College Planning


Baby Steps to Your Financial Future

Baby Steps to Your Financial FutureMy wife and I were recently blessed with our first child. Like most parents, we were excited to start this new chapter of our lives as a family. Accompanied by all the wonderful emotions and thoughts of being new parents were our worries about providing for our baby’s future. My wife asked how we should save for his education, knowing the current economic environment requires that parents start saving for higher education costs as soon as possible. It’s natural to feel overwhelmed by this question, because there are many options to explore. Ease those feelings by taking baby steps to your financial future.

First Things First – Create a Budget

Before you can make an informed decision about how to start saving for post high school education, however, you should go back to the basics. Start by creating a budget that includes all of your current necessities (including saving for your own retirement) and then add all the needs of your new little one (items such as diapers, formula, baby clothes, daycare and so on).

Once you have that information organized and prioritized, you can decide how much can be saved for your child’s future education. The cost of education has been steadily rising over the last several decades. According to a USA Today report, the average inflation rate for university tuition is about 6 percent, double the national average for inflation.

Explore College Saving Options

One of the best ways to combat this problem is a college savings vehicle known as a 529 plan. Contributions to a 529 are invested in mutual funds to help your money keep up with or outpace inflation; earnings grow tax-deferred and, as long as the funds are used for education costs, the withdrawals are tax-free. There are many 529 plan options, and your Perspective advisor can help you compare and choose the one best for your family.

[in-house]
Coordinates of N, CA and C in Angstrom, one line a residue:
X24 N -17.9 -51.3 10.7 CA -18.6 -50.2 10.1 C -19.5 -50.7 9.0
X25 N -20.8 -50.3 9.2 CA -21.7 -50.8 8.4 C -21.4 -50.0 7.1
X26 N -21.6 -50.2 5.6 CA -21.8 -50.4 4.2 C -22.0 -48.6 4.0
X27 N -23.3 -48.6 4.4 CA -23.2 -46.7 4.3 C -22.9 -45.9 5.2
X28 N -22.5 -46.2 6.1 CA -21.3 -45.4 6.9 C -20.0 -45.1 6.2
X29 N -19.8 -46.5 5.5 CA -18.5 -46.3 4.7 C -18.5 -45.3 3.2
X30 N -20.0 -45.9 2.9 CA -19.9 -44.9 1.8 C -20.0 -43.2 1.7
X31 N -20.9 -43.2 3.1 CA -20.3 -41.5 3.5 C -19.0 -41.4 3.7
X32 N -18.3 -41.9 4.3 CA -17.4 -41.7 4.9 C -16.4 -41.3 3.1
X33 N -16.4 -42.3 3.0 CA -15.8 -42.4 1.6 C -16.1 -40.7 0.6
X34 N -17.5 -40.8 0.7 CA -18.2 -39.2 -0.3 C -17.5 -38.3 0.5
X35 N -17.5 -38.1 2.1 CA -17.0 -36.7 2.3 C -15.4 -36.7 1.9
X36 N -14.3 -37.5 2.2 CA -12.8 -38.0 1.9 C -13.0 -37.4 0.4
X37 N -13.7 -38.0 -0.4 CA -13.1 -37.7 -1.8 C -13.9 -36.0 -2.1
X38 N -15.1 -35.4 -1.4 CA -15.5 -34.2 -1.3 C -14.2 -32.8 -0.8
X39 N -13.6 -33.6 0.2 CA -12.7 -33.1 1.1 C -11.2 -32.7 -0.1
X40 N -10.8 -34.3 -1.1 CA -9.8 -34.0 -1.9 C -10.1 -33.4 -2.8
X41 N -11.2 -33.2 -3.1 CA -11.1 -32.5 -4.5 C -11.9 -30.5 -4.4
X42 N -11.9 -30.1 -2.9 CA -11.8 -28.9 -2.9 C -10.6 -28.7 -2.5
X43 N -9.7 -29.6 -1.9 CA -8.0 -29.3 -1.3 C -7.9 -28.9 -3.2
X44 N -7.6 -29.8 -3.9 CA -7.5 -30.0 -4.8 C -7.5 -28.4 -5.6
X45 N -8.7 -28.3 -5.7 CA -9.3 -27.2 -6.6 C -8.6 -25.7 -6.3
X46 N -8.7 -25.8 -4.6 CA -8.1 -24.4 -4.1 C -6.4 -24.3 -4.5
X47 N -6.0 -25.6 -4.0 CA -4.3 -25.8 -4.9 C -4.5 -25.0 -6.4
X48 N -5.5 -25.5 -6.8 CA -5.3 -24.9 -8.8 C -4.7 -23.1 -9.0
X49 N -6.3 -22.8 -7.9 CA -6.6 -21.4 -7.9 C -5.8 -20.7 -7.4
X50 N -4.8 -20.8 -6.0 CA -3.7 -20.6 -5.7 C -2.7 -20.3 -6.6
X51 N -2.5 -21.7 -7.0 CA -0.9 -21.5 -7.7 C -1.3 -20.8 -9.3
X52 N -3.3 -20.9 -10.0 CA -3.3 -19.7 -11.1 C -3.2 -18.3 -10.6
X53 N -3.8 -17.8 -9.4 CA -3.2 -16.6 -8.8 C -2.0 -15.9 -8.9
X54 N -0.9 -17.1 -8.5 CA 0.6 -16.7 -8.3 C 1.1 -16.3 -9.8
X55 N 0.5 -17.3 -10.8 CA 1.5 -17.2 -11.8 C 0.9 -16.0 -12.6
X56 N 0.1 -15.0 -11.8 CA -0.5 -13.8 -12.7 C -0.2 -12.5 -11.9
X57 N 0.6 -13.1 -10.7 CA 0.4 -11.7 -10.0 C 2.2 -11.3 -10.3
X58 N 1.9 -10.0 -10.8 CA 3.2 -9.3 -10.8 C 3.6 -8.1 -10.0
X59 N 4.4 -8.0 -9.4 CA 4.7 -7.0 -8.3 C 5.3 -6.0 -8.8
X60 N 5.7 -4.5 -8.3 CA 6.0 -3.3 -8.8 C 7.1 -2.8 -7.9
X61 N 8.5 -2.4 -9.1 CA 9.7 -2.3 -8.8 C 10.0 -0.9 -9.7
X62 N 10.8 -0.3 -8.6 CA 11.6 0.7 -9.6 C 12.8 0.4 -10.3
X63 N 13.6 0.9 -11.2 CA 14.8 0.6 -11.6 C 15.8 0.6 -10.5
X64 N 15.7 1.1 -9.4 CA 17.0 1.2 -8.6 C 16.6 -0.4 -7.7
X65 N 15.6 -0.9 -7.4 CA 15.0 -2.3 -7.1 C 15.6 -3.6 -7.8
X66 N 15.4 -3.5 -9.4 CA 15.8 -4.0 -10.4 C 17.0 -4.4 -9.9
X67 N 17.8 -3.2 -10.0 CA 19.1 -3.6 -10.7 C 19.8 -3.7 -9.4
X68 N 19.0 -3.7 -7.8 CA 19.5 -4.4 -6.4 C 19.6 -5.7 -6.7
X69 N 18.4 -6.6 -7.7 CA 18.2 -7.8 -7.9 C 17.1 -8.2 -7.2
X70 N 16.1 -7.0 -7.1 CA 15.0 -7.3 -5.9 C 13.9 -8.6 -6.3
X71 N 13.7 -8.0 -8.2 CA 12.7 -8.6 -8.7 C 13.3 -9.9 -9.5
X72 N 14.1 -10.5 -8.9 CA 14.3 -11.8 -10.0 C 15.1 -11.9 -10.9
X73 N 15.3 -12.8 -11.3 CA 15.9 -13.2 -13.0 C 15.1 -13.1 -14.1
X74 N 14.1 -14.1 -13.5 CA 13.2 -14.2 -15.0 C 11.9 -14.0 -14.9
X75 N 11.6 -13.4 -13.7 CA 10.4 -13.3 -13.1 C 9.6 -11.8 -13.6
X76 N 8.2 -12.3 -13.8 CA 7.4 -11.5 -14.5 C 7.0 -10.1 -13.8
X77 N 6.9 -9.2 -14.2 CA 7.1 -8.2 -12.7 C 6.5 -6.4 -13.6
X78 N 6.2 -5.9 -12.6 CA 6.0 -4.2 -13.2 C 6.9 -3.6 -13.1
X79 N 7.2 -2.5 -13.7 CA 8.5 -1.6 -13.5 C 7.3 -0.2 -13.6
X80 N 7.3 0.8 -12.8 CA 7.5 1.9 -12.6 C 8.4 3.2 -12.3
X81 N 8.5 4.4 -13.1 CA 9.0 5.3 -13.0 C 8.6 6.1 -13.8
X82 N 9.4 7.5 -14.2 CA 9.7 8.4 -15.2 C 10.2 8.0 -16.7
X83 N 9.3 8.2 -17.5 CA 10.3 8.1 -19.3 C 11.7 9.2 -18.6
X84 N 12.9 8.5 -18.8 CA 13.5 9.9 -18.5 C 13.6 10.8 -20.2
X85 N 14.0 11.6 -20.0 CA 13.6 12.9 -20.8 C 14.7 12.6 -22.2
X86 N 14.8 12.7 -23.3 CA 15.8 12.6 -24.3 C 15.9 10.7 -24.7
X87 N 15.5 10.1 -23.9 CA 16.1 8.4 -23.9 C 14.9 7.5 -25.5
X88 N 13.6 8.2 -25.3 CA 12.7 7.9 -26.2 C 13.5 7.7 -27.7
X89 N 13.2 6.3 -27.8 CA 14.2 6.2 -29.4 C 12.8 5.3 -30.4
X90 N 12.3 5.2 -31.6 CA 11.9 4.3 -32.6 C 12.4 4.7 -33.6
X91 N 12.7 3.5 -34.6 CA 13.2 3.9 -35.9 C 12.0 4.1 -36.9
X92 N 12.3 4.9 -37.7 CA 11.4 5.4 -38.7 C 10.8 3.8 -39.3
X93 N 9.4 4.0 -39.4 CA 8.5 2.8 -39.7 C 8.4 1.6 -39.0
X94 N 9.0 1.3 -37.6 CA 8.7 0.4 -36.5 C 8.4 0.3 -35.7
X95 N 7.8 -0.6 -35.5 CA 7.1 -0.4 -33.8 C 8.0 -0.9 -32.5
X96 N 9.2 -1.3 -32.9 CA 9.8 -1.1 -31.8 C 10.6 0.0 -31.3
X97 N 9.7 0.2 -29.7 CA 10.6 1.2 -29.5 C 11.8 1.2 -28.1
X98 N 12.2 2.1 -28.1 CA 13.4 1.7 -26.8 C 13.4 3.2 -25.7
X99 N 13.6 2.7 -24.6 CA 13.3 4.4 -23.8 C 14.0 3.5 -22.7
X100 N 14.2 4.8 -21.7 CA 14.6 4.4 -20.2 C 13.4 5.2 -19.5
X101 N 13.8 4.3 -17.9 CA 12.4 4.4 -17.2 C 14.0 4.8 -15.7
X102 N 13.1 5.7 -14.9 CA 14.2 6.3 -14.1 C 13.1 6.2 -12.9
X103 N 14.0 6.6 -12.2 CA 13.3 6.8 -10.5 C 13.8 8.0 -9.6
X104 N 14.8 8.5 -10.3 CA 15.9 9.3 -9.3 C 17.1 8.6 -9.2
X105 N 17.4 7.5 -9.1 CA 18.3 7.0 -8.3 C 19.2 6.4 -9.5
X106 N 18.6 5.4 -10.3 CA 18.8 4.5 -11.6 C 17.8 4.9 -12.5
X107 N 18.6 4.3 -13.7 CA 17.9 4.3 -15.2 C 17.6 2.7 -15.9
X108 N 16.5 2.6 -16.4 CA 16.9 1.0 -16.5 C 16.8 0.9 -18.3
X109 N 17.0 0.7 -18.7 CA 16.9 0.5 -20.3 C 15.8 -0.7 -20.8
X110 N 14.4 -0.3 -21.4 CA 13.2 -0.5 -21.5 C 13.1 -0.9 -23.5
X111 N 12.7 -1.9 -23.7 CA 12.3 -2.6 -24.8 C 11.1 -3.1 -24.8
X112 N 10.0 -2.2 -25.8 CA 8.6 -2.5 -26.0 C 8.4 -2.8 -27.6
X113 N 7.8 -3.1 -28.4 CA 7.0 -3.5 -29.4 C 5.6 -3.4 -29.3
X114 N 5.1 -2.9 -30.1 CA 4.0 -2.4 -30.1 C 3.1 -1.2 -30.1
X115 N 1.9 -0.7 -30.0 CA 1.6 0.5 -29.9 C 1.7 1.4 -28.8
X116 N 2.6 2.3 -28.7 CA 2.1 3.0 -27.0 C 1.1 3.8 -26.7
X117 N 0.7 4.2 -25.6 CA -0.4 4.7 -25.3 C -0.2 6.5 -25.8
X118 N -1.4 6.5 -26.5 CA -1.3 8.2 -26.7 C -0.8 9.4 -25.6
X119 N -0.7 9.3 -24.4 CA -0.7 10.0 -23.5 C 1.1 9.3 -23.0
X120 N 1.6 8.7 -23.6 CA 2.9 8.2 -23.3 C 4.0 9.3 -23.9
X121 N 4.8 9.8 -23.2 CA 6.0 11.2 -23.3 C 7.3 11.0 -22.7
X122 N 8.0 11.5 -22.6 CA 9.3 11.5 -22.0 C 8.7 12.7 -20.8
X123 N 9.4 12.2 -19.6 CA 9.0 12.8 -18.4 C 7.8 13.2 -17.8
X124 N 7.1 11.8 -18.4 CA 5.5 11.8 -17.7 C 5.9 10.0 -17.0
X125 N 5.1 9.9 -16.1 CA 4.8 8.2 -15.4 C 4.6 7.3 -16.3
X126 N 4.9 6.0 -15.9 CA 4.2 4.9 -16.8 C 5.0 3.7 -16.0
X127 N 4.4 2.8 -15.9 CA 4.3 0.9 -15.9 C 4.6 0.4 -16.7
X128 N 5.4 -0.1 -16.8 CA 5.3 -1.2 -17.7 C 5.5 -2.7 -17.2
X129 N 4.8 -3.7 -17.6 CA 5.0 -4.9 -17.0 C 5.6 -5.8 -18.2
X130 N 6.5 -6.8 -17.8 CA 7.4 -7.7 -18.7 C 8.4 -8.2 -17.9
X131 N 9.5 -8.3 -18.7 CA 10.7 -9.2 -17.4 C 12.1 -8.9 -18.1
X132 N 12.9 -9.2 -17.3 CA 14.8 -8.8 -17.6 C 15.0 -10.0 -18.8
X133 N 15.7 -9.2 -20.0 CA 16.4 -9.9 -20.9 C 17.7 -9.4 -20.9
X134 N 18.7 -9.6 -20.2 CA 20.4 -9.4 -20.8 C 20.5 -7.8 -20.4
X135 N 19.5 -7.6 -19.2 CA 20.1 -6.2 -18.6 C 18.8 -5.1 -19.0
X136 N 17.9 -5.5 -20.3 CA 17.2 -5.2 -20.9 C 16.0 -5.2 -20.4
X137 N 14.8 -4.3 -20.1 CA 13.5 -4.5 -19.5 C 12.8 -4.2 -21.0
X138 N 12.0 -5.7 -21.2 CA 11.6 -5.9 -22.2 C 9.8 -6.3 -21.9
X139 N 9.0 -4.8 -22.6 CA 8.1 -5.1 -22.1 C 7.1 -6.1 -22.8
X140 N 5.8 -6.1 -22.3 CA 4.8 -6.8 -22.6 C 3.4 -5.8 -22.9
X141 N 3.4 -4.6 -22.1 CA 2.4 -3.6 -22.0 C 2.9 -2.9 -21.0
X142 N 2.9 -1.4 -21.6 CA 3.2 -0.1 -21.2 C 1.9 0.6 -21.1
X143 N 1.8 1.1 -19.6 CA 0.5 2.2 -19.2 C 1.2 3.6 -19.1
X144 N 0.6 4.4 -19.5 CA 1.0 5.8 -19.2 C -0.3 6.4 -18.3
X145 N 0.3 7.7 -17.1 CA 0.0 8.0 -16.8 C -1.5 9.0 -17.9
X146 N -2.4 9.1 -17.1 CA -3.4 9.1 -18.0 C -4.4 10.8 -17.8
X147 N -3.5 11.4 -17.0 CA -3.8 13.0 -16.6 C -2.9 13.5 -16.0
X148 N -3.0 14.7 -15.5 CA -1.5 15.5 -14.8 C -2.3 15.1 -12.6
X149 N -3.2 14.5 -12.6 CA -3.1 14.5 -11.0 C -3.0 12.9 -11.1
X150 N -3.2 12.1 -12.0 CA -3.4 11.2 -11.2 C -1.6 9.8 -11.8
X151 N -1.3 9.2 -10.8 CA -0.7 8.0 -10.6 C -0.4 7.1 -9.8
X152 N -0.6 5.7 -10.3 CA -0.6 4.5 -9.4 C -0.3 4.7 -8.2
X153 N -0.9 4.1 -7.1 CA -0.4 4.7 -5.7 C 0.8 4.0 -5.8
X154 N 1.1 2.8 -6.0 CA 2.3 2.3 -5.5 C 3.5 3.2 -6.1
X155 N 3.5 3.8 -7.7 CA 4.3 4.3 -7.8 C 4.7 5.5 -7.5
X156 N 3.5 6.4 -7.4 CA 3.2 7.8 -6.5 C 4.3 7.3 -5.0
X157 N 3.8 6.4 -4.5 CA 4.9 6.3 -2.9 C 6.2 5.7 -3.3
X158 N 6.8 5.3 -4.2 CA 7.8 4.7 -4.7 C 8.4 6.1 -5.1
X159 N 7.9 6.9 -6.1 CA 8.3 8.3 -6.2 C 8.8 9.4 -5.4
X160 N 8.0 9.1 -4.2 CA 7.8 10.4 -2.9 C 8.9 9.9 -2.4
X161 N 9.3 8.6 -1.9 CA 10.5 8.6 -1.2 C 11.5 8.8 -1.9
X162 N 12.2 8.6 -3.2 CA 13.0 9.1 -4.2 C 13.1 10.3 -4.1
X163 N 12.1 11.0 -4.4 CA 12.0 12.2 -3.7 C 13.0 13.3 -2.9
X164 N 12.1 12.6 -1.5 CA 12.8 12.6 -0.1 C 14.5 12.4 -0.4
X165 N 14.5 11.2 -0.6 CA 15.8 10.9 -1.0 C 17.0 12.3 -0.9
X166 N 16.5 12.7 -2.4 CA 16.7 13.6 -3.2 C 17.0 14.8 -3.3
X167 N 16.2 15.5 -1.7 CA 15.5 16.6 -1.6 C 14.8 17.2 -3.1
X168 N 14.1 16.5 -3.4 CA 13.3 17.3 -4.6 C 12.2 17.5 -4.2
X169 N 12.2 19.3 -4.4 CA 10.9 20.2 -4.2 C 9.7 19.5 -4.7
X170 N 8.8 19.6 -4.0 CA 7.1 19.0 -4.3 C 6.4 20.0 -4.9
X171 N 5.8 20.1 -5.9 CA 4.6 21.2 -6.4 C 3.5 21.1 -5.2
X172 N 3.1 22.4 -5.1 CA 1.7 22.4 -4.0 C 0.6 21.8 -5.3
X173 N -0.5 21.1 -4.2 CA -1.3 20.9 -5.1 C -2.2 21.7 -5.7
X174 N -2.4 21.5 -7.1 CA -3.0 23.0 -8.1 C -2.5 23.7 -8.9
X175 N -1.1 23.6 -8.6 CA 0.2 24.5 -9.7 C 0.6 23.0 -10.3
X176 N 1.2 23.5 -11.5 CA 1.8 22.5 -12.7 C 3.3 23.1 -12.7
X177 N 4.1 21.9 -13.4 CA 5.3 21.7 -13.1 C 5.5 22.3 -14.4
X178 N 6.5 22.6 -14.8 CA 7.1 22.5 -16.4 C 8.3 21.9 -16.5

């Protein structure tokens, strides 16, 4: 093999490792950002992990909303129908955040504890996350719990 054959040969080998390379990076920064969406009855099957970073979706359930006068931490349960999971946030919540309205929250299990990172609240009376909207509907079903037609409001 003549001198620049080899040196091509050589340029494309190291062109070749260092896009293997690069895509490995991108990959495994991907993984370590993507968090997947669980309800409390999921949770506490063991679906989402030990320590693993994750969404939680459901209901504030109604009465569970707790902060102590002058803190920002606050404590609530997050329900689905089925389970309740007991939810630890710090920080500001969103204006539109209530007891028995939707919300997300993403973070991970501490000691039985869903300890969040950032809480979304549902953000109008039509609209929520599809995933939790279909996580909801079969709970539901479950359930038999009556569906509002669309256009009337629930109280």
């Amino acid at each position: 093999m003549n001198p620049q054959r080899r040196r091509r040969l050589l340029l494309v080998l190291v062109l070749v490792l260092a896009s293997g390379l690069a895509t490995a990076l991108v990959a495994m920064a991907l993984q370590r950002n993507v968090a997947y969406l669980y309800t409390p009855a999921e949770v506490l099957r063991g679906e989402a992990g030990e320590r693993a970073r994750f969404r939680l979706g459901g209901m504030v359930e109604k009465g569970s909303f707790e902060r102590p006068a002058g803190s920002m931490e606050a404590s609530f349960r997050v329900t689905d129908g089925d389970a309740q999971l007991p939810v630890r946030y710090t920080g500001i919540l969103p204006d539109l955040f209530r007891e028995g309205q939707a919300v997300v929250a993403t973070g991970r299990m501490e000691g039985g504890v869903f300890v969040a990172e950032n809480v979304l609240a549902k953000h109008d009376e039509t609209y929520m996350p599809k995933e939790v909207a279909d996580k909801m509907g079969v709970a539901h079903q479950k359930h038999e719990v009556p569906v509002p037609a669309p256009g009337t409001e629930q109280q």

Having a budget and making a decision on how to invest for education is sure to free up time, so you can enjoy the fleeting moments of wonder with your new bundle of love. They are only babies for a short time!

Baby Steps to Your Financial Future Bonus: This article in the resource center offers a solid overview of 529 college savings plans.

By |April 24th, 2018|College Planning, Financial Planning|

Investing in Your Grandchild’s Education

college graduate with grandmotherInvesting in your grandchild’s education is a generous gift that can have a life-long impact, especially as the cost of attending college rises every year. According to data reported in U.S. News Best Colleges rankings from 1995 to 2015, the average in-state tuition and fees at public universities grew nearly 300 percent.

You have a lot of options from which to choose. Some are more complex than others. This short video highlights some of the benefits and potential drawbacks on a few of those options.

It’s important to weigh your options thoughtfully, while also ensuring your personal financial needs are being met and that you’ll have sufficient resources in your retirement. Your financial planner can be a helpful resource and guide as you consider the best option for you and your grandchildren.

Investing in Your Grandchild’s Education


Select photos in video courtesy of Stuart Miles, dread design, cool designs, satit_srihin and adamr at

Recommended Reading Roundup

Here’s a recommended reading roundup — informative articles to help with life, from career insights to college planning to managing holiday stress.

Image by © Royalty-Free/Corbis

By |November 14th, 2014|College Planning, Current Affairs|

Americans Working with Financial Advisors Save More for College

More American families are asking advisers for help saving for college, and nearly all of those families have accumulated much more toward their goal than the typical family, according to a recent Fidelity Investments survey.

“This year’s findings are consistent with what we hear from our customers – parents recognize the importance of defining their college priorities and setting a strategy to save regularly,” said Keith Bernhardt, vice president of college planning at Fidelity Investments. “If families commit to saving, planning and talking about college priorities early, they are better prepared to meet college costs and help their children avoid significant student debt in the future.”

Liz Skinner of Investment News provides an overview of the survey results. Read the article here.

Click here to read the full results of Fidelity’s 7th annual College Savings Indicator study.

By |September 12th, 2013|Advisors, College Planning, Financial Planning|